“Since when did you become a food queen?”
Thus spoke legendary movie critic Pauline Kael to Raymond Sokolov on the occasion of his appointment as the New York Times food editor, replacing Craig Claiborne. The year was 1971. A passion for food was still a social liability. Nobody knew the name Paul Bocuse or Michel Guérard, nouvelle cuisine hadn’t been invented, and there wasn’t one Sichuan restaurant to speak of in New York City. Sokolov bore witness to these unprecedented developments, writing reviews, recipes and an account of taste-testing brand-name dog foods with his pet. He was fired in 1973.
For some, Ray Sokolov is an acquired taste. “I think some people are wary of me, but then there are people who find me, you know, pleasant company, and then there are people who don’t like me at all,” he confesses. “It took me a long time to believe that, but I have come to see that there are those who do not share my mother’s enthusiasm for me.” I propose that such individuals have unrefined palates.
Steal the Menu: A Memoir of Forty Years in Food chronicles Sokolov’s rise from hungry beginnings to storied food journalist. “I never refused a bottle. Far from it. Not long after we returned home to our bastard Tudor house in the comfy Russell Woods neighborhood, I was sucking down three bottles at a feeding,” he writes. He was a childhood spelling prodigy who went on to study classics at Harvard University, receiving his PhD in classical philology “after thirty-eight years of procrastination,” reads his author’s note. (It ends: “Rice pudding is his favorite food.”) After passing his orals in 1965, Sokolov fell into a job as a Newsweek correspondent posted in Paris, resulting in a fine diner’s education. Back at the New York bureau, a fellow reporter, on a lark, pushed Sokolov’s name toward Times editor Charlotte Curtis, who, under fierce pressure to replace Claiborne, offered him the plum job.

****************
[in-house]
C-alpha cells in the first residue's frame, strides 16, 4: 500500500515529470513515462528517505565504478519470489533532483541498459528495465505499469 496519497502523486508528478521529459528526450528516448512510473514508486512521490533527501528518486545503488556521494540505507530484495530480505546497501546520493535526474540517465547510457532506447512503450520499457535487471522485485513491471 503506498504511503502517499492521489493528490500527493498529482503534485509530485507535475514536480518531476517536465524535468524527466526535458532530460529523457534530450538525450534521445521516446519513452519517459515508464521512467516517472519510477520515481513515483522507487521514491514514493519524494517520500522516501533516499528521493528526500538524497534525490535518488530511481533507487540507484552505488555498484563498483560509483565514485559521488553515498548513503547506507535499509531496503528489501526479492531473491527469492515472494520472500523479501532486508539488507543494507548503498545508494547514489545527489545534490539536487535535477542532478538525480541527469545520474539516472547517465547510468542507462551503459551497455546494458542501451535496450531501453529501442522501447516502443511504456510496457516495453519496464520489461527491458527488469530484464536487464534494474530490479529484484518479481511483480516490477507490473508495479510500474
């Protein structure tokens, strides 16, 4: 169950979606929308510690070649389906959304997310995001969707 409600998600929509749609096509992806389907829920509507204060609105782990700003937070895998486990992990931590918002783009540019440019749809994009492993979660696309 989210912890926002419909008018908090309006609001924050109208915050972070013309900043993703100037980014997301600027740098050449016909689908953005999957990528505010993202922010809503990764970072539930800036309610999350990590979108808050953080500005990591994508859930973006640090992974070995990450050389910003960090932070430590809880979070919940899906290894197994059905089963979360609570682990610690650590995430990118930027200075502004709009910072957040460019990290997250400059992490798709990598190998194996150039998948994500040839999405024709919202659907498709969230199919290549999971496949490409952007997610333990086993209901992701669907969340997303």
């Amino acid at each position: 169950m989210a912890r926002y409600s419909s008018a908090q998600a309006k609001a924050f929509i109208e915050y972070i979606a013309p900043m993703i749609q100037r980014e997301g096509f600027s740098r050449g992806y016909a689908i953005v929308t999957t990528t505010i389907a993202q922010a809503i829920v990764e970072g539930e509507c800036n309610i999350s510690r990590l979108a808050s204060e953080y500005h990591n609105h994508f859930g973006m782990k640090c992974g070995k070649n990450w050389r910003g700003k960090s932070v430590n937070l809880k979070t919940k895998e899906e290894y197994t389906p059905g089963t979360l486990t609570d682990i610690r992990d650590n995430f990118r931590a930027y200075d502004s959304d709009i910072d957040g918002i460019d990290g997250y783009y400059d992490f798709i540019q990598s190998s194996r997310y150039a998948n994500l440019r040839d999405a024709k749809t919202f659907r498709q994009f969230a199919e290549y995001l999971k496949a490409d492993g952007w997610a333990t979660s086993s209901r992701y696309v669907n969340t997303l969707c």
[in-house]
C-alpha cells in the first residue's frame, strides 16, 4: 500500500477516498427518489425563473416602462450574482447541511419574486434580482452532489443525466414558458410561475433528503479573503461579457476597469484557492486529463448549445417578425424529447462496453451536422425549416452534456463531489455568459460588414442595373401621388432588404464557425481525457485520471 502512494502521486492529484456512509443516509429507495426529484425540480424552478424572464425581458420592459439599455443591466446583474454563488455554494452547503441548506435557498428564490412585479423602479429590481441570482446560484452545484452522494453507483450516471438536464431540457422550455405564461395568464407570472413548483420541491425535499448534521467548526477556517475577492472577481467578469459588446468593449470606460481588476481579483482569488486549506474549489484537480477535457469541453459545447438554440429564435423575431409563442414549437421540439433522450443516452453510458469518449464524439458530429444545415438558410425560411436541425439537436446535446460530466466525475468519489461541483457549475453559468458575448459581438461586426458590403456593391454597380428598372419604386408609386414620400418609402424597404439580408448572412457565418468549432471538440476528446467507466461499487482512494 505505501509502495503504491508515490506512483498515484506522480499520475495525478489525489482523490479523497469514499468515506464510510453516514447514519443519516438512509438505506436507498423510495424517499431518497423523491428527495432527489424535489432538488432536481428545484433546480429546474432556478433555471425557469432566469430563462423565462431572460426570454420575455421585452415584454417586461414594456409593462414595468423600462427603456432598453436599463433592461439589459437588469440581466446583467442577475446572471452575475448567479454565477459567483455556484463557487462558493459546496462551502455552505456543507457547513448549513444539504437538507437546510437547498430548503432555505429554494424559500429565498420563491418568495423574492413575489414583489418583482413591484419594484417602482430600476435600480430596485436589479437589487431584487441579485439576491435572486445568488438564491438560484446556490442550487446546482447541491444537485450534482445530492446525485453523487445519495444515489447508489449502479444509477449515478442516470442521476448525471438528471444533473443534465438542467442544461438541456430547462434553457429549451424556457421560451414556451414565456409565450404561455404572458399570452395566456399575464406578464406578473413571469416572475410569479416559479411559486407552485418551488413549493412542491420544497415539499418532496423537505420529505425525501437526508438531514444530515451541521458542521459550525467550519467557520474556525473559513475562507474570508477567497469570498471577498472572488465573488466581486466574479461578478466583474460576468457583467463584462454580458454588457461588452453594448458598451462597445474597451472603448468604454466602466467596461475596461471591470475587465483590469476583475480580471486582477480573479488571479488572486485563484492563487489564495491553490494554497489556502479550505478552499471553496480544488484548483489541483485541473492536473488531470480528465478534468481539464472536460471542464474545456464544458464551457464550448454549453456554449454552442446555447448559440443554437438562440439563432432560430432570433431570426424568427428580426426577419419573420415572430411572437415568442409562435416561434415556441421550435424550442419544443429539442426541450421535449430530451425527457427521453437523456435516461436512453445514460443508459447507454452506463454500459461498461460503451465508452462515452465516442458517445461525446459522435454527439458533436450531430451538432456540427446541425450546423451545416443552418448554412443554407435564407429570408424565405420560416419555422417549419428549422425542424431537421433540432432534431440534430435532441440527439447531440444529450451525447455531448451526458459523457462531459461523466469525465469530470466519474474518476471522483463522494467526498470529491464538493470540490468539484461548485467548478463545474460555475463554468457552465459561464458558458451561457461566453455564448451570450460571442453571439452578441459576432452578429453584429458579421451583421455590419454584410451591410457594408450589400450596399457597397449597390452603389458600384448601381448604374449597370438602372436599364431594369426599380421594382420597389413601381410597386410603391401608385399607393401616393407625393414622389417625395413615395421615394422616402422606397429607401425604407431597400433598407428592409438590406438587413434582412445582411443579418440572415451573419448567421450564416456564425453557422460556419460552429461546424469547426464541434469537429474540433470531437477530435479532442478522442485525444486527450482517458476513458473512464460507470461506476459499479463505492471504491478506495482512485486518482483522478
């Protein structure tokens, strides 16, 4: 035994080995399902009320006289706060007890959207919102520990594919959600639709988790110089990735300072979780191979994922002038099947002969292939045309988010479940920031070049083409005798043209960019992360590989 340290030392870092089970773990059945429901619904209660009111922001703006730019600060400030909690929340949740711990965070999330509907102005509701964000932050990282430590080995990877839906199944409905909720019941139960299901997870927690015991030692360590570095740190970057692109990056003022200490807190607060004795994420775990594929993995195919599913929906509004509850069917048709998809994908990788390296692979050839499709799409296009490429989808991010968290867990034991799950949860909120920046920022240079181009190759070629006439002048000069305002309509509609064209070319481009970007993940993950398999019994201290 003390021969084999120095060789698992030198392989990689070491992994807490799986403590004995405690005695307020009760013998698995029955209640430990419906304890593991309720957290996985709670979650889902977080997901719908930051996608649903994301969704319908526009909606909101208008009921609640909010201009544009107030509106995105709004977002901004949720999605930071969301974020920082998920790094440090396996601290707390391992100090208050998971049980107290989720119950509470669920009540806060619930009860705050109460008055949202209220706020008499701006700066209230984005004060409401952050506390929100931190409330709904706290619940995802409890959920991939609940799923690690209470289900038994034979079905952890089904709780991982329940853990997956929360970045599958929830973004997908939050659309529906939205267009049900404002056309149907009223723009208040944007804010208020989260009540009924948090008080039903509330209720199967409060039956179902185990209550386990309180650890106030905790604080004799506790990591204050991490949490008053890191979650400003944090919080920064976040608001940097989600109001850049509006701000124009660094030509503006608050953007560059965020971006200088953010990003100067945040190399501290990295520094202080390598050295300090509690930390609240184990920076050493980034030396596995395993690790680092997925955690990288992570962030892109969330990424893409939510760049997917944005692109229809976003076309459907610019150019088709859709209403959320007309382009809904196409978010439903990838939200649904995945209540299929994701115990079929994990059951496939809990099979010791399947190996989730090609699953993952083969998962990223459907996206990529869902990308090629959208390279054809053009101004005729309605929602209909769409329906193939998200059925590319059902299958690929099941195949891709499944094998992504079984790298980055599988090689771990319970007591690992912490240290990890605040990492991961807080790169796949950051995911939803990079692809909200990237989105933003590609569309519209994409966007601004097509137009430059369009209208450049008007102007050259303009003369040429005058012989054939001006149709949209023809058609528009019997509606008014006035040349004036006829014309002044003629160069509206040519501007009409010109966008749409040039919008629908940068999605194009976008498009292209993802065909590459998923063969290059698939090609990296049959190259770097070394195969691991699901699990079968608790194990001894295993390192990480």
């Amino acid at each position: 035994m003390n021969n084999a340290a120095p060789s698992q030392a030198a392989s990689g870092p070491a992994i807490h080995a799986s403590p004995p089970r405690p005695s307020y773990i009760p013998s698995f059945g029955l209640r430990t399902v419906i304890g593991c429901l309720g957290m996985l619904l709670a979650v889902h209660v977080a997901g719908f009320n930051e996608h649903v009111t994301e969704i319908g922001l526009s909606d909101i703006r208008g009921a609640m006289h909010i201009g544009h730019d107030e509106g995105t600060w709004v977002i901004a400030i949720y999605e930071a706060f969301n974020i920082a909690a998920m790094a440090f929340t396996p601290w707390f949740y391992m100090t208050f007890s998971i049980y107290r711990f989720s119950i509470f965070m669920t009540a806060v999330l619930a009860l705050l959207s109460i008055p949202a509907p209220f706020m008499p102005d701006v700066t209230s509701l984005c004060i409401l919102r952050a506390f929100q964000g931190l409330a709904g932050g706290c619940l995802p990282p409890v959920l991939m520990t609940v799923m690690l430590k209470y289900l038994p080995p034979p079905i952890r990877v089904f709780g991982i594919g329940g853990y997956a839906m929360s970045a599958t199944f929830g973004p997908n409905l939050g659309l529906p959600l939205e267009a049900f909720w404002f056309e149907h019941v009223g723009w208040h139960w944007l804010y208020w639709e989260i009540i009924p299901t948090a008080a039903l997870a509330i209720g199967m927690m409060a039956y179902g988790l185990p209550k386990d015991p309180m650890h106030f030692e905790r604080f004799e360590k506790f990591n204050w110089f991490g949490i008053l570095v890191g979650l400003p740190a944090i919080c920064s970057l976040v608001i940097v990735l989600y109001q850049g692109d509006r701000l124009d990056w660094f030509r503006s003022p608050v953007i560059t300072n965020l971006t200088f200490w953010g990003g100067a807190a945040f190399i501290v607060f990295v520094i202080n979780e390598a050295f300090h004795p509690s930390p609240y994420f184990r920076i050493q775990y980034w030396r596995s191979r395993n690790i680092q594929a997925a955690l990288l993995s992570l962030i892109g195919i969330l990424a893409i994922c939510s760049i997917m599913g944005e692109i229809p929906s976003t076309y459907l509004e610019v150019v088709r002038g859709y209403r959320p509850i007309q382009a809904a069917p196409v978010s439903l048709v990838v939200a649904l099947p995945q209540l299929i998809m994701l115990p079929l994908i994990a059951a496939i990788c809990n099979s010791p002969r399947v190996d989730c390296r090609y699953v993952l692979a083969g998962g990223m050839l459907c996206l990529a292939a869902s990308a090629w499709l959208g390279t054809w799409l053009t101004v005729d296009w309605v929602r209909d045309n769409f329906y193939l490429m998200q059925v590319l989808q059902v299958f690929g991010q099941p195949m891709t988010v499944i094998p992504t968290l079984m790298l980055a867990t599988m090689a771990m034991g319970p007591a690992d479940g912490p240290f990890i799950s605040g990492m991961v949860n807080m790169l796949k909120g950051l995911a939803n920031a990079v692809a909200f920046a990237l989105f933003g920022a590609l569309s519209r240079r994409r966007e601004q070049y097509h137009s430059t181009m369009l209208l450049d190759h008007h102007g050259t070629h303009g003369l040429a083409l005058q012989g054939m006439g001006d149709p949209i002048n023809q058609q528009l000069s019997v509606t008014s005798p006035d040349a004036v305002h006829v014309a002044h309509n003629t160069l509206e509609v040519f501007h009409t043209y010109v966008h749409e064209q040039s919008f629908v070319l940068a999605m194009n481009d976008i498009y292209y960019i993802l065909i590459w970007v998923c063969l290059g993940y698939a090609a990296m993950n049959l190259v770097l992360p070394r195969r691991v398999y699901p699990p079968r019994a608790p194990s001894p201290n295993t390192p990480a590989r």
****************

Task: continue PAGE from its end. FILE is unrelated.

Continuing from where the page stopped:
“I don’t see any particular connection between being interested in food or interested in books or language or eliciting embarrassing remarks from people in interviews, or whatever things I did—but when the opportunity came along to do those things, I fell into them because I didn’t have a very good plan that I could have articulated to you,” says Sokolov.
His brief tenure established an authority that led to a food column for Natural History Magazine, in which he once explored cannibalism, many years as arts editor for The Wall Street Journal, and the eventual post of Journal food critic, traveling worldwide to dine on their dime. It was the stuff food dreams are made of: eat anywhere, order as much as you like, invite as many friends as you can find. “But it was just inconvenient to get people to show up in Milwaukee where I knew nobody,” says Sokolov. “I said, ‘What about using an escort service?’ Someone would have to eat what I told them, and it was easy to arrange. I wouldn’t have to rack my brain to find a companion. They said, ‘No, you can’t do that.’”
Today Sokolov splits his time between Manhattan and the Hudson Valley, and is out of the fine dining loop. But he’s already eaten his way through modernism and molecular gastronomy, from the heyday of Lutèce to the establishment of Grant Achatz, Ferran Adrià and Thomas Keller as contemporary culinary gods; and he’s hit shacks and storefronts from coast to coast, questing for authentic American cuisine.
No matter the scene, Sokolov approached all victuals with intellectual and gastrointestinal vigor, and his readers are richer for it. “Forty years in food have turned me from a cynic into an optimist,” he writes. “Forty years ago in this country, there was no first-rate American cheese, no radicchio, no world-class restaurant, no fresh foie gras, no Sichuan food and no top chef of native birth.... I look back with pride at the progress we have made in feeding ourselves and rejoice to think of the even better meals that lie ahead.”
Megan Labrise is a freelance writer and columnist based in New York. Follow her on Twitter @mlabrise.